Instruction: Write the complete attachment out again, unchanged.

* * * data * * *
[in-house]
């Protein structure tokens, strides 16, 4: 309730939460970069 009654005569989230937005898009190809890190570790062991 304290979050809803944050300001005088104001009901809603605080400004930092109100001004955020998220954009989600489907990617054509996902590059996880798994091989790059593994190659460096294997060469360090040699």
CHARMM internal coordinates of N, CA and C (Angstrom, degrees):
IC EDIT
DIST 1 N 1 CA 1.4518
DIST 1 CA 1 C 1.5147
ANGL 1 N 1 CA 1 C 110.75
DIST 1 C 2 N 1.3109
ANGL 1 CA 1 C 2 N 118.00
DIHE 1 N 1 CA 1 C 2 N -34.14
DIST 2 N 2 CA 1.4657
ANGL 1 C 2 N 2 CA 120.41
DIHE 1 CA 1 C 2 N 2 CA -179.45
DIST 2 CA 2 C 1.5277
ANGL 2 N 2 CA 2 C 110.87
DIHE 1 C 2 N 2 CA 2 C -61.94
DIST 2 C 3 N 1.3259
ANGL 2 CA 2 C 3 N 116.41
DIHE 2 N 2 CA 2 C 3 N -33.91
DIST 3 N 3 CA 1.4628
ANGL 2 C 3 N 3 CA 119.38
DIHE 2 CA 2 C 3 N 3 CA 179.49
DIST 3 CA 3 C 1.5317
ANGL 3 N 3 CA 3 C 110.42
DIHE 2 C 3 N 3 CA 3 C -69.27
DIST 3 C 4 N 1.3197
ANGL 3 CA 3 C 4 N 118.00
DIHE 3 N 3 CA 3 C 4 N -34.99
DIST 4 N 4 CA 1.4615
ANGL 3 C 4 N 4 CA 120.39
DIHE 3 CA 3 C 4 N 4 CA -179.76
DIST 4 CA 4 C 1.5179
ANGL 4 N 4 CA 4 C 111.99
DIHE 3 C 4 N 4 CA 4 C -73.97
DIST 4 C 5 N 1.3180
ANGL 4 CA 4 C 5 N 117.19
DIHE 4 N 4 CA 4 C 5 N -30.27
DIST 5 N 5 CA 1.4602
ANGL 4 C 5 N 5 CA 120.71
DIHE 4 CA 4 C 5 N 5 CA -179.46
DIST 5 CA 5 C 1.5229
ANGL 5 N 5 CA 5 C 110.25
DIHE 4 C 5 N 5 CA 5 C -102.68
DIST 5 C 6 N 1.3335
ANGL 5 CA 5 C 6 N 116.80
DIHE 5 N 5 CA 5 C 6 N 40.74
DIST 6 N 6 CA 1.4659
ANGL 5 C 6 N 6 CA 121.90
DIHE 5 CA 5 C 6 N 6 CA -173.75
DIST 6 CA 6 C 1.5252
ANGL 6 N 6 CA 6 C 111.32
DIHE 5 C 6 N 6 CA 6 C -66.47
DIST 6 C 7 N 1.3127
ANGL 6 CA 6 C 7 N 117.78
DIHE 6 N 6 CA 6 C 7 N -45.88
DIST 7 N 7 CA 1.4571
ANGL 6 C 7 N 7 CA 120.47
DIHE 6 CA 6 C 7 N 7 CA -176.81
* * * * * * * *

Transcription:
[in-house]
């Protein structure tokens, strides 16, 4: 309730939460970069 009654005569989230937005898009190809890190570790062991 304290979050809803944050300001005088104001009901809603605080400004930092109100001004955020998220954009989600489907990617054509996902590059996880798994091989790059593994190659460096294997060469360090040699």
CHARMM internal coordinates of N, CA and C (Angstrom, degrees):
IC EDIT
DIST 1 N 1 CA 1.4518
DIST 1 CA 1 C 1.5147
ANGL 1 N 1 CA 1 C 110.75
DIST 1 C 2 N 1.3109
ANGL 1 CA 1 C 2 N 118.00
DIHE 1 N 1 CA 1 C 2 N -34.14
DIST 2 N 2 CA 1.4657
ANGL 1 C 2 N 2 CA 120.41
DIHE 1 CA 1 C 2 N 2 CA -179.45
DIST 2 CA 2 C 1.5277
ANGL 2 N 2 CA 2 C 110.87
DIHE 1 C 2 N 2 CA 2 C -61.94
DIST 2 C 3 N 1.3259
ANGL 2 CA 2 C 3 N 116.41
DIHE 2 N 2 CA 2 C 3 N -33.91
DIST 3 N 3 CA 1.4628
ANGL 2 C 3 N 3 CA 119.38
DIHE 2 CA 2 C 3 N 3 CA 179.49
DIST 3 CA 3 C 1.5317
ANGL 3 N 3 CA 3 C 110.42
DIHE 2 C 3 N 3 CA 3 C -69.27
DIST 3 C 4 N 1.3197
ANGL 3 CA 3 C 4 N 118.00
DIHE 3 N 3 CA 3 C 4 N -34.99
DIST 4 N 4 CA 1.4615
ANGL 3 C 4 N 4 CA 120.39
DIHE 3 CA 3 C 4 N 4 CA -179.76
DIST 4 CA 4 C 1.5179
ANGL 4 N 4 CA 4 C 111.99
DIHE 3 C 4 N 4 CA 4 C -73.97
DIST 4 C 5 N 1.3180
ANGL 4 CA 4 C 5 N 117.19
DIHE 4 N 4 CA 4 C 5 N -30.27
DIST 5 N 5 CA 1.4602
ANGL 4 C 5 N 5 CA 120.71
DIHE 4 CA 4 C 5 N 5 CA -179.46
DIST 5 CA 5 C 1.5229
ANGL 5 N 5 CA 5 C 110.25
DIHE 4 C 5 N 5 CA 5 C -102.68
DIST 5 C 6 N 1.3335
ANGL 5 CA 5 C 6 N 116.80
DIHE 5 N 5 CA 5 C 6 N 40.74
DIST 6 N 6 CA 1.4659
ANGL 5 C 6 N 6 CA 121.90
DIHE 5 CA 5 C 6 N 6 CA -173.75
DIST 6 CA 6 C 1.5252
ANGL 6 N 6 CA 6 C 111.32
DIHE 5 C 6 N 6 CA 6 C -66.47
DIST 6 C 7 N 1.3127
ANGL 6 CA 6 C 7 N 117.78
DIHE 6 N 6 CA 6 C 7 N -45.88
DIST 7 N 7 CA 1.4571
ANGL 6 C 7 N 7 CA 120.47
DIHE 6 CA 6 C 7 N 7 CA -176.81